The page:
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Degrees in Business Administration for Entrepreneurs

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Written by CB Community

Love thinking up monumental ideas and seeing them to completion? Becoming an entrepreneur might be right up your alley. Entrepreneurs are typically seen as the dreamers with their heads in the clouds conceptualizing the big picture for a living. This is true to some extent — having a clear, paradigm-changing vision is paramount — but entrepreneurs also need to have their feet on the ground. Understanding basic business principles, motivating the people around them and taking care of the small details are just as important.

The more ethereal, head-in-the-clouds skill might spring from a well of natural talent, but aspiring entrepreneurs might want to think about getting a business degree to hone their expertise and become more well-rounded in real-world business and management skills. Read on to learn what degrees work well for entrepreneurs at each level of postsecondary education and find out what you might learn in these entrepreneur classes.

Associate of Science in Business Administration

Getting an Associate of Science in Business Administration (ASBA) is a smart financial choice for many students. It offers practical, fundamental business skills at a price that won’t break the bank. ASBA programs typically take around two years to complete (about 60 credit hours). They usually dive into a wide range of foundational business topics including principles of marketing, organizational behavior, introduction to business and business communications.

According to, the average annual salary for ASBA grads is $55,000. By contrast, the average net price of attendance for public 2-year programs in 2016-2017 (the last year for which the National Center for Education Statistics [NCES] has numbers) was $10,598.

Bachelor of Science/Arts in Business Administration

At the 4-year level, a Bachelor of Arts or a Bachelor of Science in Business Administration would be an excellent option for entrepreneurs. Bachelor of arts degrees often focus on the liberal arts and the ways in which business affects the rest of society, while a bachelor of science might have a more practical, technical approach. Both types of programs will offer coursework in economics, leadership, analytics, and business problem-solving. Programs like these also allow budding entrepreneurs the chance to specialize. Students might be able to choose from concentrations like entrepreneurial management, non-profit management, and international business. reports an average annual salary for BBA-holders at $67,000. The NCES, which is run by the U.S. Department of Education, reports that the average price for tuition, fees, room, and board for a 4-year program was $26,593.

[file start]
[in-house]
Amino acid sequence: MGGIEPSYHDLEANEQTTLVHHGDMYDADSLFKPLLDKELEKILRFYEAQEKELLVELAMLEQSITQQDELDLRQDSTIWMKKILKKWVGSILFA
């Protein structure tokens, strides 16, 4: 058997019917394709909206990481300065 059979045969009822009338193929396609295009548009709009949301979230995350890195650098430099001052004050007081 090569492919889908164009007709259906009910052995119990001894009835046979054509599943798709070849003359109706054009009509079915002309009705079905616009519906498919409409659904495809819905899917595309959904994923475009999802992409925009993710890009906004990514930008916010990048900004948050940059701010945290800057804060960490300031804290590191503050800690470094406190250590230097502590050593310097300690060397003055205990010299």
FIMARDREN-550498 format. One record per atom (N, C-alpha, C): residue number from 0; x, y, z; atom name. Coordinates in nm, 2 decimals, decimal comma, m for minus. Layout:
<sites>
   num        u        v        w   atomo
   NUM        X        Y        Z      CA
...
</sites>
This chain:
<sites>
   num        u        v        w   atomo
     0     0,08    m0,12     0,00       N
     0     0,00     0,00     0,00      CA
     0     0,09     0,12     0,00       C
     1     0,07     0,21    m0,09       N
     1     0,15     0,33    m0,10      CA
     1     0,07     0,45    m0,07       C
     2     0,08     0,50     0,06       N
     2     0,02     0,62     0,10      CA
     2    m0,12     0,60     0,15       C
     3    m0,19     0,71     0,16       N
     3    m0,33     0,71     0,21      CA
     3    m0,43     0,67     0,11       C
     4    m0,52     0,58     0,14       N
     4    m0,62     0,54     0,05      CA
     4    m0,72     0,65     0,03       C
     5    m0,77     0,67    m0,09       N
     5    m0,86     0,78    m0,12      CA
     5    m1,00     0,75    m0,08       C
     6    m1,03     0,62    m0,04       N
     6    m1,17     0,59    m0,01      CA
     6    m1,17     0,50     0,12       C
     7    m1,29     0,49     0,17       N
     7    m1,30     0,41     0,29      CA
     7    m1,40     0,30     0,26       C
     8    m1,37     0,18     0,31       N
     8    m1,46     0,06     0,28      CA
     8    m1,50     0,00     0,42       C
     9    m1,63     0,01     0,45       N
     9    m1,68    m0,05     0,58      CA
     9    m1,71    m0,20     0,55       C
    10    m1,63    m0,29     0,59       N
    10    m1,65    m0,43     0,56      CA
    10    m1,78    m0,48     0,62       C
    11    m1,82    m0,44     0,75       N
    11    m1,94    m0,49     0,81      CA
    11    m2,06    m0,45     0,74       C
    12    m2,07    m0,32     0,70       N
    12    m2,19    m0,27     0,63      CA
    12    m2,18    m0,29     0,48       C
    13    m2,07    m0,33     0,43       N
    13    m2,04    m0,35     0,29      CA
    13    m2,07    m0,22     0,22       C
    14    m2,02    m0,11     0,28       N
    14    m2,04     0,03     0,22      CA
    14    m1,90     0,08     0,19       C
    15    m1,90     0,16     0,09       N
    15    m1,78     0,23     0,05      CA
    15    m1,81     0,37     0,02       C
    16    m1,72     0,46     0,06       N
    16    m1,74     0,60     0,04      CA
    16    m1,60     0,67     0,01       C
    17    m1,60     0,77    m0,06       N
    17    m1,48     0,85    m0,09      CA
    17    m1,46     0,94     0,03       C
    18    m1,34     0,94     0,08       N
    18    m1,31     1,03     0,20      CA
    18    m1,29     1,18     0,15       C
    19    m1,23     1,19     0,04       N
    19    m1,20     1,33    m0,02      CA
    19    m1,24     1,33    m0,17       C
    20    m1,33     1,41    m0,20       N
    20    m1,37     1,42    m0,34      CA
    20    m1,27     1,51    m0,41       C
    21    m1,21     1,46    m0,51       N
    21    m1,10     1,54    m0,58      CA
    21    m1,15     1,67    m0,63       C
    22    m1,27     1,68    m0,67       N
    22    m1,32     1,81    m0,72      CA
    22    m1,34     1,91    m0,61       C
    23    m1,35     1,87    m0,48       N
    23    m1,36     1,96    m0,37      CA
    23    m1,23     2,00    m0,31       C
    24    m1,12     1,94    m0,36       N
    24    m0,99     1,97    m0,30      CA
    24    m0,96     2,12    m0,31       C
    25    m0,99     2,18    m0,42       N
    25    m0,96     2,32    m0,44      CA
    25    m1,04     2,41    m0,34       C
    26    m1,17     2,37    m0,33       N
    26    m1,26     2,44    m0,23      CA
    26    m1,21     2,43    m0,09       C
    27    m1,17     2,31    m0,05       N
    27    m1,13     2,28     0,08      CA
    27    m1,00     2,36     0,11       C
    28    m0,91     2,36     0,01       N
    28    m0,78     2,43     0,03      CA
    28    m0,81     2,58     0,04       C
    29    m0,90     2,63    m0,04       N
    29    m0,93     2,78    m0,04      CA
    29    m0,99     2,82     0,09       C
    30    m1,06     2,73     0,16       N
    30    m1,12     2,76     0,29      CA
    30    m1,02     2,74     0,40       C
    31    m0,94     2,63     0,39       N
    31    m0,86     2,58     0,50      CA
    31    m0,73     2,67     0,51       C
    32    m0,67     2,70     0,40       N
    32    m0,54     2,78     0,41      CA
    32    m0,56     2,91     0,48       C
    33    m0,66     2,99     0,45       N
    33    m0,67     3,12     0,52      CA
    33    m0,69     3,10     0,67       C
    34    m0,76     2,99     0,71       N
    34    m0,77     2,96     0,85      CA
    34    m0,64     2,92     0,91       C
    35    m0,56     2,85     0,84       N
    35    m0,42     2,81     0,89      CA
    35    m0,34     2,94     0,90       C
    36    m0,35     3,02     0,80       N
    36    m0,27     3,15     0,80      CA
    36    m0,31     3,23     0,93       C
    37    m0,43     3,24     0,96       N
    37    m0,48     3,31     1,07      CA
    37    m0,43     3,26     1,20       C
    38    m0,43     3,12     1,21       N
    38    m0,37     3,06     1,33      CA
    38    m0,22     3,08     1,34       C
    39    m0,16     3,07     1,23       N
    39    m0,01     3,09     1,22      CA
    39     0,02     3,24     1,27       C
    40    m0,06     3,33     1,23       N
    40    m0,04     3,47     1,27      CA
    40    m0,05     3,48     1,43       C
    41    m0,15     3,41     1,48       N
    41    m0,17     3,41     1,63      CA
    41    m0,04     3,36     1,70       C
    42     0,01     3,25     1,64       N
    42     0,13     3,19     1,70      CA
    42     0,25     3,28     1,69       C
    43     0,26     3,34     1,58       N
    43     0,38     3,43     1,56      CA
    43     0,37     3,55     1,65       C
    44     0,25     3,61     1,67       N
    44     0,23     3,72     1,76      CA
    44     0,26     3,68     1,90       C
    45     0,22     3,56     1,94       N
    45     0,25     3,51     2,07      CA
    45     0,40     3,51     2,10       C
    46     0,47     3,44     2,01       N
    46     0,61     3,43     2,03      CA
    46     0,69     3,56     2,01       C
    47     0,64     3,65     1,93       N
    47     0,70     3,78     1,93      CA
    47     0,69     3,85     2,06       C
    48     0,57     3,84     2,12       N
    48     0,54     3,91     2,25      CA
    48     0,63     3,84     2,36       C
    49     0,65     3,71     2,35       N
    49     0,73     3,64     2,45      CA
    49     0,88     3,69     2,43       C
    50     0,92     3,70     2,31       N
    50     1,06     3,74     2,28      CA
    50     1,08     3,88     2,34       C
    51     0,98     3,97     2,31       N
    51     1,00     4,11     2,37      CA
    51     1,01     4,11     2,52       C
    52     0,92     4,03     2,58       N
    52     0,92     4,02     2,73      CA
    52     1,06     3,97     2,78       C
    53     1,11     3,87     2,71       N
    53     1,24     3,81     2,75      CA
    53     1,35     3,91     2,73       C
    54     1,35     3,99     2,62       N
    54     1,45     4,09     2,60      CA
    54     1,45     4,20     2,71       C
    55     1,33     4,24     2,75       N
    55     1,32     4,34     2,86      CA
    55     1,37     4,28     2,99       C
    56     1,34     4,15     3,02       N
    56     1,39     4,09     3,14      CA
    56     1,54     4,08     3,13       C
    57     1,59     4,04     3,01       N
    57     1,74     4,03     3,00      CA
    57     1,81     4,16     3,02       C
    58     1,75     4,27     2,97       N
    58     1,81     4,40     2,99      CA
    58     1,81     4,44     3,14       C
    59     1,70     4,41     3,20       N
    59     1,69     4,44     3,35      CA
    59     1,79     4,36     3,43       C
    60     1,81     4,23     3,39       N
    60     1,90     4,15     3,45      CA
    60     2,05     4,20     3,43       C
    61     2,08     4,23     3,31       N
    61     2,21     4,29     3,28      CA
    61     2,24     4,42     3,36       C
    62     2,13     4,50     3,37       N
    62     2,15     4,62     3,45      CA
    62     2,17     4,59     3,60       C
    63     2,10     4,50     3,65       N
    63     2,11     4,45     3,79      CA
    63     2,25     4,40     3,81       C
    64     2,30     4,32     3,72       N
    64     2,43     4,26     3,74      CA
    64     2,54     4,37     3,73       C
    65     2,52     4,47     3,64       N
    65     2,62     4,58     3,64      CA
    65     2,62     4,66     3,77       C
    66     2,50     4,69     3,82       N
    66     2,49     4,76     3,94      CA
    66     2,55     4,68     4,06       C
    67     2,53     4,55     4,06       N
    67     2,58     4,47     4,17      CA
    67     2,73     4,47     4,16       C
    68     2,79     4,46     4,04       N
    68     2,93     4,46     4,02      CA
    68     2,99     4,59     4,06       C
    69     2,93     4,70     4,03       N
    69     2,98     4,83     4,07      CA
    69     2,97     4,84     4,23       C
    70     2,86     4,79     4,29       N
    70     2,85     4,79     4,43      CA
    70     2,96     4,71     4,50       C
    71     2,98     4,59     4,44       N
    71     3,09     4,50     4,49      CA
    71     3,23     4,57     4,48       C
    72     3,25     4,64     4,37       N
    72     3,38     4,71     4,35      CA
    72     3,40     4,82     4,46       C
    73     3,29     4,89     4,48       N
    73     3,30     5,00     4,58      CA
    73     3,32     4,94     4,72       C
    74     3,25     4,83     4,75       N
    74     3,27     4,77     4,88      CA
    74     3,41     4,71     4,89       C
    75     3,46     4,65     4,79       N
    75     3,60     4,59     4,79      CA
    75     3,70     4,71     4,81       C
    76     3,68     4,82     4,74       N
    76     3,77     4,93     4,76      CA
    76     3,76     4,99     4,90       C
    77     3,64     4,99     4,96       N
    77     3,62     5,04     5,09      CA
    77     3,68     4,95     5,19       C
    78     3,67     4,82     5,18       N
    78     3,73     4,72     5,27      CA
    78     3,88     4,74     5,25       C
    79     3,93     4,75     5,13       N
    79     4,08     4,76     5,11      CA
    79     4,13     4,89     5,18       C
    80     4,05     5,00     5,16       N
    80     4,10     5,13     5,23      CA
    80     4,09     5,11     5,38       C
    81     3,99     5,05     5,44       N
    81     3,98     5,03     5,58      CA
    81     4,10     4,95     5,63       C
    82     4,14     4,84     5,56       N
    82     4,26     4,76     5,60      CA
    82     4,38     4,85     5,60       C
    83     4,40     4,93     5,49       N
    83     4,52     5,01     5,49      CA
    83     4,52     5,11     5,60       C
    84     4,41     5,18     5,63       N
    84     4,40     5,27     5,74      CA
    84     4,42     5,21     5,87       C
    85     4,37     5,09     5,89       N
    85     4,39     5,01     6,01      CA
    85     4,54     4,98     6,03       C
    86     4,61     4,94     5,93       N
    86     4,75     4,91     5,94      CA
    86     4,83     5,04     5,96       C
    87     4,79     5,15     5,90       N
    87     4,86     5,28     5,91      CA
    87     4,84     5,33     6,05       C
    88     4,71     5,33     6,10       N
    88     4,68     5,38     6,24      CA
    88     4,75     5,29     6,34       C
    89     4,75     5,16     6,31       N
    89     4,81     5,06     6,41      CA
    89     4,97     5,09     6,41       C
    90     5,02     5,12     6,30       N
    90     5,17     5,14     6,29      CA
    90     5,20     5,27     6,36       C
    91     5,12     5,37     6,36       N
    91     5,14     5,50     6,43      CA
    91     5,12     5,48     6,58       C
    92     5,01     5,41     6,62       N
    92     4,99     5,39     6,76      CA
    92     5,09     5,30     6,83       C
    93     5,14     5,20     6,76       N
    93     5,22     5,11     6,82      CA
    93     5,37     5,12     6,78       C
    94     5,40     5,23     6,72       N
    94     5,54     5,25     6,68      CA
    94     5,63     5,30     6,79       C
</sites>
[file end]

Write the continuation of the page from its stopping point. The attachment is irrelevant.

Master of Business Administration

At the graduate level, the Master of Business Administration is the most common degree offered. MBAs are highly specialized. Many master’s programs let students choose from a wide variety of concentrations including entrepreneurship and innovation, leadership and collaboration, and organizational management. Coursework in a graduate program in business administration might focus on advanced negotiation, strategic partnerships, and social entrepreneurship.

More importantly, programs at this level are often where future entrepreneurs rub shoulders with other business professionals. This gives them a chance to sharpen their soft skills. Soft skills are things like teamwork, creativity, communication, and empathy and they’re the hidden drivers of the business world. In fact, all entrepreneurs need fundamental business skills, but they need to develop soft skills to be successful.

The mean annual wage for people with an MBA is $87,000. The cost of an MBA can run the gamut. The U.S. News and World Report ranked some of the best MBA schools in the country and the average MBA tuition per year can run from as low as $12,000 to as high as $75,000.

For more great college tips, check out the other blogs on College Basics.

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CB Community

Passionate members of the College Basics community that include students, essay writers, consultants and beyond. Please note, while community content has passed our editorial guidelines, we do not endorse any product or service contained in these articles which may also include links for which College Basics is compensated.